According to the University of Minnesota scientists anti-angiogenics are compounds that are very effective against cancer.
They are tiny molecules which cut of the blood supply to the solid tumor. This prevents the growth of the tumor. The study results appear in the Journal of the National Cancer Institute. 'This is a novel class of drugs that increases the potential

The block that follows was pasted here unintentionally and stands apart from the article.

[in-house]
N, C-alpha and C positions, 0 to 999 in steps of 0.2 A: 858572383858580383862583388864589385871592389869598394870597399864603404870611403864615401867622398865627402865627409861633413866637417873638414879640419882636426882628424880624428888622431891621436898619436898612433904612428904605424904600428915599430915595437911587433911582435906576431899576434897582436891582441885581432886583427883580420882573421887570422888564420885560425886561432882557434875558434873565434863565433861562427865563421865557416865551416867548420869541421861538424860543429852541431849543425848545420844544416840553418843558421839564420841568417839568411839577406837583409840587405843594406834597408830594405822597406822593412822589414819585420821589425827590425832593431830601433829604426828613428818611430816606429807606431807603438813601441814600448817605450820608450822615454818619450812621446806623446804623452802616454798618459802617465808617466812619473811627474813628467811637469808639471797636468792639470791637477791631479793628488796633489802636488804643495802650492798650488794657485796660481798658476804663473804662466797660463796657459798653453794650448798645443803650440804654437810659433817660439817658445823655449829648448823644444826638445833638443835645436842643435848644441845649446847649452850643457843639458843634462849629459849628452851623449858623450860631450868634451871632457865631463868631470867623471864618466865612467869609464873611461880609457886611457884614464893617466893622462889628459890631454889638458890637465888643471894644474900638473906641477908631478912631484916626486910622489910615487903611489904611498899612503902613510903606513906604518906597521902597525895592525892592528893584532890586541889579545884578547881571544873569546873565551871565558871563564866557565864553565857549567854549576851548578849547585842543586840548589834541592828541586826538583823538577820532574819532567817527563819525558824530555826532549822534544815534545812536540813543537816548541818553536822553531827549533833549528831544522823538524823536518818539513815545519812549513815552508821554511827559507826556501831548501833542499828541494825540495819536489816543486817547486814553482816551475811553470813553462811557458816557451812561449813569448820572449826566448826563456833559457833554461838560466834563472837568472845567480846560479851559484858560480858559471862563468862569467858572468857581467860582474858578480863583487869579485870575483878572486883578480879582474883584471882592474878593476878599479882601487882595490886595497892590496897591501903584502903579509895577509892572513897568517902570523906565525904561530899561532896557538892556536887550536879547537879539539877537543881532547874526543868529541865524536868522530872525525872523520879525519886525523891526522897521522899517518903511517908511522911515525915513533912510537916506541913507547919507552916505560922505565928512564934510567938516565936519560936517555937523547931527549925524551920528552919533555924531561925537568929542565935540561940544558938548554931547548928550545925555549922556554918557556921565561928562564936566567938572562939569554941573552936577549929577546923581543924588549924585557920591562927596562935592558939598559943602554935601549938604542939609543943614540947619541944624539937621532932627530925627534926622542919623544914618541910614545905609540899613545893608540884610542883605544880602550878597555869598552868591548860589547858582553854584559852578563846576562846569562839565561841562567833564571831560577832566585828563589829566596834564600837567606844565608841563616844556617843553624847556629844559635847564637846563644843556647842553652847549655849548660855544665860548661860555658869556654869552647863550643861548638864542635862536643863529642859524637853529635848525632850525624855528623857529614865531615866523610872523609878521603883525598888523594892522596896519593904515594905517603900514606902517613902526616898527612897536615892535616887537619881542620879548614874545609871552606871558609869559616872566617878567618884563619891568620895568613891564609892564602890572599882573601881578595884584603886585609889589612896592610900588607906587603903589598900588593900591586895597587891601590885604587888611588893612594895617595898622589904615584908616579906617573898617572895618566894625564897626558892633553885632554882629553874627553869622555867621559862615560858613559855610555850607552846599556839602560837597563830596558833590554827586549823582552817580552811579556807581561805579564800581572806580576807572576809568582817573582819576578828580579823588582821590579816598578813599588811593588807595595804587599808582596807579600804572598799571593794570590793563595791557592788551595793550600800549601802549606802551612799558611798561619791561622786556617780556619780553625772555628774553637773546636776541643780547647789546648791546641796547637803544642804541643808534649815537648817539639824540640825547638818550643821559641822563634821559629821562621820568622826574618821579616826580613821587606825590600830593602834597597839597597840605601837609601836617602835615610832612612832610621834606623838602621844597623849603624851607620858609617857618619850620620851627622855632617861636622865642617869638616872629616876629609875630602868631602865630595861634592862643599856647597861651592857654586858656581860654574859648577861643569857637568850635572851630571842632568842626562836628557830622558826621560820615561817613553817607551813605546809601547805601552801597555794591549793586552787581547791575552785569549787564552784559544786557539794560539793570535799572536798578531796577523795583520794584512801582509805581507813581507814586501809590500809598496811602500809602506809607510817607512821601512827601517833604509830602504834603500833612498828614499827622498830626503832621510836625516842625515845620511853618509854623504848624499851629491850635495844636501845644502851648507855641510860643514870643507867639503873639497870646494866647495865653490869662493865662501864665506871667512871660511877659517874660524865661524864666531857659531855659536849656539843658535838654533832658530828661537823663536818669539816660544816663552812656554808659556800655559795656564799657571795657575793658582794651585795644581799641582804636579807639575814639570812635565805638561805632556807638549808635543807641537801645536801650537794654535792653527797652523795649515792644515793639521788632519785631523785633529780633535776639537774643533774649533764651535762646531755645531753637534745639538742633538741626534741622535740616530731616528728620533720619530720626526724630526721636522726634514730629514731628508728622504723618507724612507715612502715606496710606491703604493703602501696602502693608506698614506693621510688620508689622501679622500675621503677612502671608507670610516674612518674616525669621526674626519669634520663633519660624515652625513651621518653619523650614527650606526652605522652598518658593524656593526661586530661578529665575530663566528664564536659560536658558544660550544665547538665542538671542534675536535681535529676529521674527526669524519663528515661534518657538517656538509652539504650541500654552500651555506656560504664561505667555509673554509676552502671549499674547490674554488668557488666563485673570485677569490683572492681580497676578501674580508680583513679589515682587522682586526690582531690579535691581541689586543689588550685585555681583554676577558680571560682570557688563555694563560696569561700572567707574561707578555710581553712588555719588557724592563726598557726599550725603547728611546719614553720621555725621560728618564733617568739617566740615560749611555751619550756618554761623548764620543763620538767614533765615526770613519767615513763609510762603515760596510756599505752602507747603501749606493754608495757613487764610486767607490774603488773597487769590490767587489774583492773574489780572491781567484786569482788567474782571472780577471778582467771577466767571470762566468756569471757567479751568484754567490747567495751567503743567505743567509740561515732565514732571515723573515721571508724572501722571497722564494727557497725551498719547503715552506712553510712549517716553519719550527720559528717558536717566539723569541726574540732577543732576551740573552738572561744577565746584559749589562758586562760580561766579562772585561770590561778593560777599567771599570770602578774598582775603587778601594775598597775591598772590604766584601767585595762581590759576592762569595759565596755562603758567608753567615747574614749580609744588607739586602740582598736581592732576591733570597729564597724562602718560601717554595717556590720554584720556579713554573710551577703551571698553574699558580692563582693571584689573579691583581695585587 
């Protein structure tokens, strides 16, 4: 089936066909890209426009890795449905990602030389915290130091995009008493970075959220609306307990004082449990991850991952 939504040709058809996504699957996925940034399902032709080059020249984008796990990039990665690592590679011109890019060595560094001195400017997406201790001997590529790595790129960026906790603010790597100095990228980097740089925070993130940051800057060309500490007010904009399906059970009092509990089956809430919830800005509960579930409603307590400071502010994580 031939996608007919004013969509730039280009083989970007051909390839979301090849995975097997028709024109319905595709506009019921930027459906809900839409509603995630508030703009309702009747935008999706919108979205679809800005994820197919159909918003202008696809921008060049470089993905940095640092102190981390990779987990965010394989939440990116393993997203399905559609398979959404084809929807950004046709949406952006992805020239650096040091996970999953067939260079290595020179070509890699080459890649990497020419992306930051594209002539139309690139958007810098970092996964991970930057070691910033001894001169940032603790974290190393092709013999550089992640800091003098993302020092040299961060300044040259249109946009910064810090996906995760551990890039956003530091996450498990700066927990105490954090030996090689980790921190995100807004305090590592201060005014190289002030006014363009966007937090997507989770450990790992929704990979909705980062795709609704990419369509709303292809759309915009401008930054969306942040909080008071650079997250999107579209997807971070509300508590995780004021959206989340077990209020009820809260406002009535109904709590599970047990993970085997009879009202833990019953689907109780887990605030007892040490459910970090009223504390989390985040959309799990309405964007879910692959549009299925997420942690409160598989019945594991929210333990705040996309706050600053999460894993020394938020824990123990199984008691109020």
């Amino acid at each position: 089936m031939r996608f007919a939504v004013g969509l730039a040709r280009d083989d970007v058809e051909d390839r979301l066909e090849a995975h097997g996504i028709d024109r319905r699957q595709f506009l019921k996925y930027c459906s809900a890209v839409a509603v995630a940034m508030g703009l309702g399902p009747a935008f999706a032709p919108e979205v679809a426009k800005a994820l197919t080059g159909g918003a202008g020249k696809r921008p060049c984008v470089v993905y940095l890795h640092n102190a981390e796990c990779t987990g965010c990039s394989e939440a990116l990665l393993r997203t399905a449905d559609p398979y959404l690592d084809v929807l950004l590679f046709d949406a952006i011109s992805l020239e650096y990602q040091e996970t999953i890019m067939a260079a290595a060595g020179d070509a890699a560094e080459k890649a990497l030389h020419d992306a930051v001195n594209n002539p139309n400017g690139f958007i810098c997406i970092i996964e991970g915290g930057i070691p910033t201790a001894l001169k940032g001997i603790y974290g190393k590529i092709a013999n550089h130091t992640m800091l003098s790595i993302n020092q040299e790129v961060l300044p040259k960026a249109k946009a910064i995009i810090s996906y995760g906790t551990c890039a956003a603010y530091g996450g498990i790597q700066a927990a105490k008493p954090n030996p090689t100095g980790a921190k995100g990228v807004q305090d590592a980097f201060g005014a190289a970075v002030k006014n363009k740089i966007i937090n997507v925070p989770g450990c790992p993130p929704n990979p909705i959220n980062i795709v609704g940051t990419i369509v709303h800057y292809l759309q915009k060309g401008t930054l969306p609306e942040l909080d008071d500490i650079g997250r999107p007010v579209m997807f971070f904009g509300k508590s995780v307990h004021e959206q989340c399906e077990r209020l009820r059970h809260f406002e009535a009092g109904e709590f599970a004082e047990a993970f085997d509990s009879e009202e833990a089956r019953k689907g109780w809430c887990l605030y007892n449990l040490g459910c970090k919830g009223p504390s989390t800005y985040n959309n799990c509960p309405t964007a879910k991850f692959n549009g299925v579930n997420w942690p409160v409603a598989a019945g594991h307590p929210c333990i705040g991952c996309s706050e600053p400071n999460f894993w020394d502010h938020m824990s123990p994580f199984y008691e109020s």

for good, effective treatment for cancer patients with tumors,' said Kevin Mayo, Ph.D., principle investigator and professor of biochemistry, molecular biology and biophysics at the University of Minnesota Medical School. There is currently a protein anti-angiogenic agent approved by the FDA for clinical use. These new tumor-targeting compounds were designed to mimic the functional part of an anti-angiogenic protein. But, because the compounds are not proteins themselves, they have the advantage of possibly being taken in pill form and being less costly to produce. In animal studies with mice, the compounds inhibited tumor growth by up to 80 percent, and in combination with chemotherapy tumors essentially disappeared. Although the compounds proved effective against solid tumors, researchers believe they have potential to treat liquid tumors as well, such as the type found in leukemia and other blood cancers. 'Our next step is to treat people with the drug in FDA-approved clinical trials,' said Mayo.